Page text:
Following the above size restrictions, my Blackmagic Pocket Cinema Camera 6K had to stay at home. Instead, I took my trusty Panasonic LUMIX S1 with me. This camera can film both full frame and in APS-C crop mode in 4K 10bit 4:2:2 with the V-LOG upgrade installed. In APS-C it has a very low rolling shutter of around 10.4 ms, 60fps plus you get extended reach due to the crop – all very welcomed features for making a wildlife film.
Also, the dual native ISO of 640 and 4000 is very useful – even during daylight, shooting in a dense forest @400mm (f5.6) plus using the 1.4x extender results in an aperture of f8.0 – here I frequently and comfortably used ISO4000, knowing that it would have almost no impact on the final image (vs. ISO640).
Two additional batteries and SD cards plus a charger were plenty to carry me through the day, considering the good battery life and very efficient bitrate of the internal H264 10-bit codec (Long GOP 150Mb/s).
In addition, I purchased the bigger Panasonic DMW-EC6GU-K eyecup which helps a lot in broad daylight to eliminate stray light. I am a fan of viewfinders, as it keeps the setup small and here the Panasonic S1 viewfinder (OLED, 5.76k dots) really does shine: a bright, very high-resolution image to manually pull focus in all filming situations is all I ever needed.
As a second camera, without hesitation, I took the GoPro HERO11 with me (which I already sent back, hence it is not pictured above). It now offers 10-bit video, has a gimbal-like stabilization and audio is quite usable. In fact, most of the scenes in the safari vehicle, also a lot of the dialogue are shot with the GoPro. This way I had the S1 with the big lens ready but I could still film all the little interactions and driving shots in between.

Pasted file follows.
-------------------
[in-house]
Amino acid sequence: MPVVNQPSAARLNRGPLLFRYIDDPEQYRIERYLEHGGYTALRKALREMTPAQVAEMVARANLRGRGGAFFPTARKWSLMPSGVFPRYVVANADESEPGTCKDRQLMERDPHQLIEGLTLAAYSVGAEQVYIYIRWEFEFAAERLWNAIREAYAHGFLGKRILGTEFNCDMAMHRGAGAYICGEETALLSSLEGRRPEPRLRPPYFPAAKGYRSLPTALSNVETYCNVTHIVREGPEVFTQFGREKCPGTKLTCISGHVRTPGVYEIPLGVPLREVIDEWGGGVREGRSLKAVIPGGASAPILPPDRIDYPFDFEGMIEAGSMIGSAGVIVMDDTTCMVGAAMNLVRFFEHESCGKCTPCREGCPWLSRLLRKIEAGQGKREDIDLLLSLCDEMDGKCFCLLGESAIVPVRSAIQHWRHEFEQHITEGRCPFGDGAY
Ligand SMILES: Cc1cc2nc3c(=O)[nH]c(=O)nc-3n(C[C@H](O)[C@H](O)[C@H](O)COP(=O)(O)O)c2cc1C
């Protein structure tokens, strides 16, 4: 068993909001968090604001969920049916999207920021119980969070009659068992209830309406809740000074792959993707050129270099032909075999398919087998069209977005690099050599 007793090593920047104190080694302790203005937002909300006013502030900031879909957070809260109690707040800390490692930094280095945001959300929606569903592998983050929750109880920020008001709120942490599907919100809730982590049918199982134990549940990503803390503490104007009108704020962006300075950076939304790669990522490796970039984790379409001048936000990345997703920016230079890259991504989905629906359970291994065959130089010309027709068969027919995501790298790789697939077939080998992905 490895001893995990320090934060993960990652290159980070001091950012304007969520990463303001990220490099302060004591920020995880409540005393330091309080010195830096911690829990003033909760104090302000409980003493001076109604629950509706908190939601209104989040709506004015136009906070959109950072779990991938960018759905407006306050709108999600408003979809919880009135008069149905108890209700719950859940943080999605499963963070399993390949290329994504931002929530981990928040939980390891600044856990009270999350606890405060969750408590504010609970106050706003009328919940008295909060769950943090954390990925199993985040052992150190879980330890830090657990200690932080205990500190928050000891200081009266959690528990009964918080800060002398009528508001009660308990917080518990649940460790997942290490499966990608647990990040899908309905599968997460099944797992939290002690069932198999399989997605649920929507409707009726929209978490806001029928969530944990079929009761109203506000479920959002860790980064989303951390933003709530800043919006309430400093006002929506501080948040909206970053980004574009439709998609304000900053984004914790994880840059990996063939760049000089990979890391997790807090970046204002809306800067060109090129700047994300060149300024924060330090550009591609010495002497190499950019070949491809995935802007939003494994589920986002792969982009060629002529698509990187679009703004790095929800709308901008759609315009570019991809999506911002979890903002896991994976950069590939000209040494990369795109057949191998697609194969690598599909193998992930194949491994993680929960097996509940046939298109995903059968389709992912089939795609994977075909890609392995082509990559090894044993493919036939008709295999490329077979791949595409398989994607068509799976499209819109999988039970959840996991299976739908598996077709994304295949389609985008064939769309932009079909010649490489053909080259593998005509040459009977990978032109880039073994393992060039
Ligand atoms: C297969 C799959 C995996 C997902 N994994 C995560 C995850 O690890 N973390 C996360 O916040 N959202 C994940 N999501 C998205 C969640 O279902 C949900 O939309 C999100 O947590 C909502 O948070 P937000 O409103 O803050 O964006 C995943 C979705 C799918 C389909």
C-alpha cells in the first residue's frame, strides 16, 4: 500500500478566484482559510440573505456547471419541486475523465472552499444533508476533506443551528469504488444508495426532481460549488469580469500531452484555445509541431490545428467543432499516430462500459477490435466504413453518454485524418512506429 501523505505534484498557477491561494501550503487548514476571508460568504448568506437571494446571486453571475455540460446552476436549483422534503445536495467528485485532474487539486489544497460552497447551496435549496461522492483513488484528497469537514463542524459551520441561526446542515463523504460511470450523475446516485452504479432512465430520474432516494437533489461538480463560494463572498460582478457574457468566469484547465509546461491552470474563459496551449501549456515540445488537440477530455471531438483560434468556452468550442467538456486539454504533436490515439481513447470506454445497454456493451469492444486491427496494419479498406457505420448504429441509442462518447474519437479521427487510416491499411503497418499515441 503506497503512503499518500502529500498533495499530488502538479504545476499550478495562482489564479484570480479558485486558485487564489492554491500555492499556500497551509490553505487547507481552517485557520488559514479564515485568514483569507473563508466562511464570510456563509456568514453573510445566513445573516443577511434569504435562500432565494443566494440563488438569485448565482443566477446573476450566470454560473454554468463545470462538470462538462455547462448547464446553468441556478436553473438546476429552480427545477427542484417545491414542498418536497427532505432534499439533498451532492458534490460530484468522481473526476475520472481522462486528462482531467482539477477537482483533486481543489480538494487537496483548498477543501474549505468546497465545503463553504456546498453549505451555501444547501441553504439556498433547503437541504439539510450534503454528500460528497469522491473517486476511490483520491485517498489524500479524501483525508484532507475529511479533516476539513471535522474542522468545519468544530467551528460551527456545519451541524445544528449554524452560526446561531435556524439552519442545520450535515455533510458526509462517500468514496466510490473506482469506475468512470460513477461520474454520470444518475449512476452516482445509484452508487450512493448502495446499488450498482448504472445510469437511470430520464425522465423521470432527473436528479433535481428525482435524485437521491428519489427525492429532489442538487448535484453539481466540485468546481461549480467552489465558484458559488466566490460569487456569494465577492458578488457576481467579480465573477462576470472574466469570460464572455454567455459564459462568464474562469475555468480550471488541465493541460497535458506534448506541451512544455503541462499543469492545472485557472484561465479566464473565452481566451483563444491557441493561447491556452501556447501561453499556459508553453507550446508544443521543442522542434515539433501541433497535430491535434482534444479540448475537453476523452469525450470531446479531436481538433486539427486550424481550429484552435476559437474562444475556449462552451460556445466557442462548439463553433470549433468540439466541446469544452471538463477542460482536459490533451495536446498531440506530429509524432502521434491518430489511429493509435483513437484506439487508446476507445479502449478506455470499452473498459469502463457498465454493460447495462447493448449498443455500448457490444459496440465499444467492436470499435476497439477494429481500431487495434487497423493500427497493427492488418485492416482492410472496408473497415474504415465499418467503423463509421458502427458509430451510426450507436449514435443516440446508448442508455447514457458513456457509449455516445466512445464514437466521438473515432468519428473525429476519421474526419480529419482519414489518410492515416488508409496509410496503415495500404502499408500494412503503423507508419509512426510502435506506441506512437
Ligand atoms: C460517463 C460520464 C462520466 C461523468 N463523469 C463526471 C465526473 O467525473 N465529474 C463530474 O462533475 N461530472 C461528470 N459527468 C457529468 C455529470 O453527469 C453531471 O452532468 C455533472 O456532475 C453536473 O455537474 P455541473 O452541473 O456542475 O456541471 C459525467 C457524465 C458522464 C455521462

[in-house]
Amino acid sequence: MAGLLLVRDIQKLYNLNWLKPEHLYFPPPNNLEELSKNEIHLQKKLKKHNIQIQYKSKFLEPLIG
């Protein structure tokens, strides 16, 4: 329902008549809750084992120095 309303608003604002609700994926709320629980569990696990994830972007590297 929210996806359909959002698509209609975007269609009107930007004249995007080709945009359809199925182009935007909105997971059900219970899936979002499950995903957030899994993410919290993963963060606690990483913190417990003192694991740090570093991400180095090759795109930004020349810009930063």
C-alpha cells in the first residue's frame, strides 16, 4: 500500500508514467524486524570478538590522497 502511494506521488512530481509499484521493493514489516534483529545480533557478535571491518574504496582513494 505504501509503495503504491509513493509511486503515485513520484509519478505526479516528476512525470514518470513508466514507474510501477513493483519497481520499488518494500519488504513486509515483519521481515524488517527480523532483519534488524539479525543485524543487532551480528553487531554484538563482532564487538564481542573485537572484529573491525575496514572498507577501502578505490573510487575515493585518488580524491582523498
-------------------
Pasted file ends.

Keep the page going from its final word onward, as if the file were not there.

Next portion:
Image wise it was a bit of a compromise obviously, especially in lower light situations, but all in all, I think it intercut well with the Panasonic S1.
Shooting wildlife film – Lenses
Of course, my go-to lens Canon EF 100-400mm f/4.5-5.6L IS II USM as well as the Canon 1.4x extender V3 with the SIGMA MC21 EF – L mount adaptor had to come along. In combination with the APS-C mode of the LUMIX S1, I would get an equivalent reach of 840mm on the long end, while having 100mm in full frame (without extender) on the short end.